In Figure 2 of Chen et al. (2018a), nucleus 07 of SL1 shows a strong similarity with nuclei of the alternate mating type, seen by the clustering of nucleus 07 with MAT-5. However, this nucleus was PCR-genotyped to be of mating type MAT-1. The incongruence between PCR-genotyped mating type and the SNP clustering would be evidence of recombination spanning the MAT locus. To confirm this, we looked in the mapped reads of each nucleus to find reads mapping to either alternate mating type locus (Figure 4—figure supplement 1]). We found that there were no Illumina sequencing reads of nucleus 07 mapped to either mating type locus, indicating the whole genome amplification step may not have amplified the mating locus. As such, we have no available evidence for the mating type of this nucleus. Without corresponding Illumina evidence, we consider the PCR product the sole remaining evidence of this recombination event. This PCR experiment that is not confirmed with Illumina data represents the only remaining evidence for recombination after read filtering. We find cross-contamination of the PCR to be a more likely scenario in the face of many billions of sequenced bases from an Illumina run.

Conclusion

Finding a balance between filtering poor data and losing informative data is a critical component of any analysis. For this dataset, we provide evidence for the necessity of stringent filtering to avoid inferences based on erroneous or misleading data. We do not consider our filters to be particularly strict, as removing low coverage sites, repeated regions, and heterozygous sites from haploid data is commonplace in genomic analyses. In SL1, three blocks of consecutive SNPs remained after our filtering, and two regions in A5. Some of these regions likely remain because our heterozygosity filter requires a minimum of ten reads, thus low coverage heterozygous sites are not excluded. This analysis used the first 100 contigs, covering approximately 10 Mb. As such, finding only a handful of putative recombined SNPs certainly cannot be confidently separated from amplification/sequencing noise. While small blocks of genetic exchange may be compatible with gene conversion, the limited number of markers involved greatly increases the difficulty in identifying high-confidence gene conversion events (Wijnker et al., 2013; Qi et al., 2014).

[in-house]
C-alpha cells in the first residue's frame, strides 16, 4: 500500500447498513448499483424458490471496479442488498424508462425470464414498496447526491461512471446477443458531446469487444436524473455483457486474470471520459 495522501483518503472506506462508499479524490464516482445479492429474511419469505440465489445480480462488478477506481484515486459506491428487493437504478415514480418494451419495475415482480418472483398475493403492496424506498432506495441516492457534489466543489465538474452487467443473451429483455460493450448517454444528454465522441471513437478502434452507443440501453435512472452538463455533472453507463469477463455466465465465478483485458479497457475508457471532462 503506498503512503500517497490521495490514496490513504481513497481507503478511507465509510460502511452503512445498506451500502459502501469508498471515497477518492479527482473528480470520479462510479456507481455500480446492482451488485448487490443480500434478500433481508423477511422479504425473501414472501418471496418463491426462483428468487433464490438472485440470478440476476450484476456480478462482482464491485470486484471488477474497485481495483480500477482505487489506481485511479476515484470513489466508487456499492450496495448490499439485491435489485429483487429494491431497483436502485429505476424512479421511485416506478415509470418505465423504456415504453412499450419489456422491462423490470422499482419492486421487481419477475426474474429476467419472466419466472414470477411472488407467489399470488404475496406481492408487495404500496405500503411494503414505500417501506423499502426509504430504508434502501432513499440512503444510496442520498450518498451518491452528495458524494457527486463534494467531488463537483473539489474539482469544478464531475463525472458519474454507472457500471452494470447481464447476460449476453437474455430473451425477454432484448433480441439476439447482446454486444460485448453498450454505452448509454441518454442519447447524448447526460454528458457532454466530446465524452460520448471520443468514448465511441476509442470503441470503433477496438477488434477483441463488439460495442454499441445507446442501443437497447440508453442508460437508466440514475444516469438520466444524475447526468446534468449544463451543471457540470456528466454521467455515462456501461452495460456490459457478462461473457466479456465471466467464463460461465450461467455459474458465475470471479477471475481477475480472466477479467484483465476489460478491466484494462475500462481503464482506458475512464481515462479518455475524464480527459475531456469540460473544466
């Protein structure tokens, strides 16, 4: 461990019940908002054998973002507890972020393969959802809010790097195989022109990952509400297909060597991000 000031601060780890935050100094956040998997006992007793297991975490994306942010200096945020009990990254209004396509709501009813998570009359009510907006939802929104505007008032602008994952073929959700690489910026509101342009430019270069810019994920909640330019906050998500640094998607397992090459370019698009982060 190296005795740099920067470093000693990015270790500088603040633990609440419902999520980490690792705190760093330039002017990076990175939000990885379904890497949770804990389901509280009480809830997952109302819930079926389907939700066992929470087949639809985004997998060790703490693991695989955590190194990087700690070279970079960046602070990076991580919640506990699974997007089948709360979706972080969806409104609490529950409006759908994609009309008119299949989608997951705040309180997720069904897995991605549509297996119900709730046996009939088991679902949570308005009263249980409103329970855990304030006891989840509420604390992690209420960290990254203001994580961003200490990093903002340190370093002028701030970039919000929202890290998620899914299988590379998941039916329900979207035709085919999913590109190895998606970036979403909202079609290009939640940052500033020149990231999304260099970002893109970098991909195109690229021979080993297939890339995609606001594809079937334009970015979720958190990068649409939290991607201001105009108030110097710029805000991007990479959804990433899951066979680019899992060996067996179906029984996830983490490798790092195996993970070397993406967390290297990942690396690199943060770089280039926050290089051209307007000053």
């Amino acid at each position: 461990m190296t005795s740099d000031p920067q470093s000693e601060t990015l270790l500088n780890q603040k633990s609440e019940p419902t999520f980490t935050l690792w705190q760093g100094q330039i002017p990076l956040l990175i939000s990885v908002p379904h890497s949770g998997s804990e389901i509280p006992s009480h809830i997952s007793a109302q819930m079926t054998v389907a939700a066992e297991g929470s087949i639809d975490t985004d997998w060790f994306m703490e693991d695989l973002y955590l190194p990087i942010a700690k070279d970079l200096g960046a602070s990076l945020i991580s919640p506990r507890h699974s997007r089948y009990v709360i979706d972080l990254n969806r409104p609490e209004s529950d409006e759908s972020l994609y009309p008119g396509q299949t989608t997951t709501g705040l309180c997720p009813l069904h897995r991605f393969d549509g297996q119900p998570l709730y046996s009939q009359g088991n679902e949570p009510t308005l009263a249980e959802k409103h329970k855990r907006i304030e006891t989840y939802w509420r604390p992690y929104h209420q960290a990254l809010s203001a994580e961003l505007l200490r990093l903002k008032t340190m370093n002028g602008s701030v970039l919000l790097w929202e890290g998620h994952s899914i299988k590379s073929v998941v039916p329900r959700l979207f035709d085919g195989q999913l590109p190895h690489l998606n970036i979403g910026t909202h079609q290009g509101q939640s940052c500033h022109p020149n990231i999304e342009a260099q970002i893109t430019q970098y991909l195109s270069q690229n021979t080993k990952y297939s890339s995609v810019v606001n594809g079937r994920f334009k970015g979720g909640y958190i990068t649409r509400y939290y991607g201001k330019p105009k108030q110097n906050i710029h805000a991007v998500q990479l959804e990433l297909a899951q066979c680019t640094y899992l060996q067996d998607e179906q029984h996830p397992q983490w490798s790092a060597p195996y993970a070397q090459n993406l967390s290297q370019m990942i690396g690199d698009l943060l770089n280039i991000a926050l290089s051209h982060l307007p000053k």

Mapping recombination inside repetitive regions would require longer reads than available from standard short-read technologies. This is a formidable task due to the input requirements of PacBio technologies, but it has been accomplished using linked short reads from individual pollen cells (Sun et al., 2019). Notably, the use of a more contiguous reference genome will actually include additional repetitive regions, and the exclusion of repetitive regions will become even more important. As the apparent recombined blocks are much smaller than the contigs, a more contiguous genome assembly would not change our analysis. Single nucleus genome amplification with multiple displacement amplification produces extremely variable genome coverage. Normalization of the data was shown to improve the quality of AMF genomic data when coverage is variable (Montoliu-Nerin et al., 2019). In addition to normalization, low coverage sites could still be used with a model-based approach, which incorporates the associated uncertainty (Hinch et al., 2019; Bloom et al., 2013). Finally, removing heterozygous sites from haploid single-nuclei seems like a self-evident requirement.

The conserved meiosis genes found in the genomes of Glomeromycotan species strongly suggests a meiosis-like process allowing recombination and re-shuffling of genetic material among genomes. Uncovering the details of this process would be a major scientific breakthrough. Given this importance, claims made regarding recombination in Glomeromycota require rigorous examination. While we acknowledge that the models presented in Chen et al. (2018a) are valuable framework to test hypotheses for meiosis-like mechanisms found in these fungi, the data presented are not robust enough to support or reject them. As such, we believe that one of the greatest remaining mysteries in mycology remains unknown.

Materials and methods

Raw data

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We obtained the SPAdes assemblies for the three dikaryotic R. irregularis isolates from NCBI, as well as the paired-end read libraries from the dikaryons and the paired-end reads of the single nuclei. Details of the accession numbers used are found in Chen et al. (2018a).

Read processing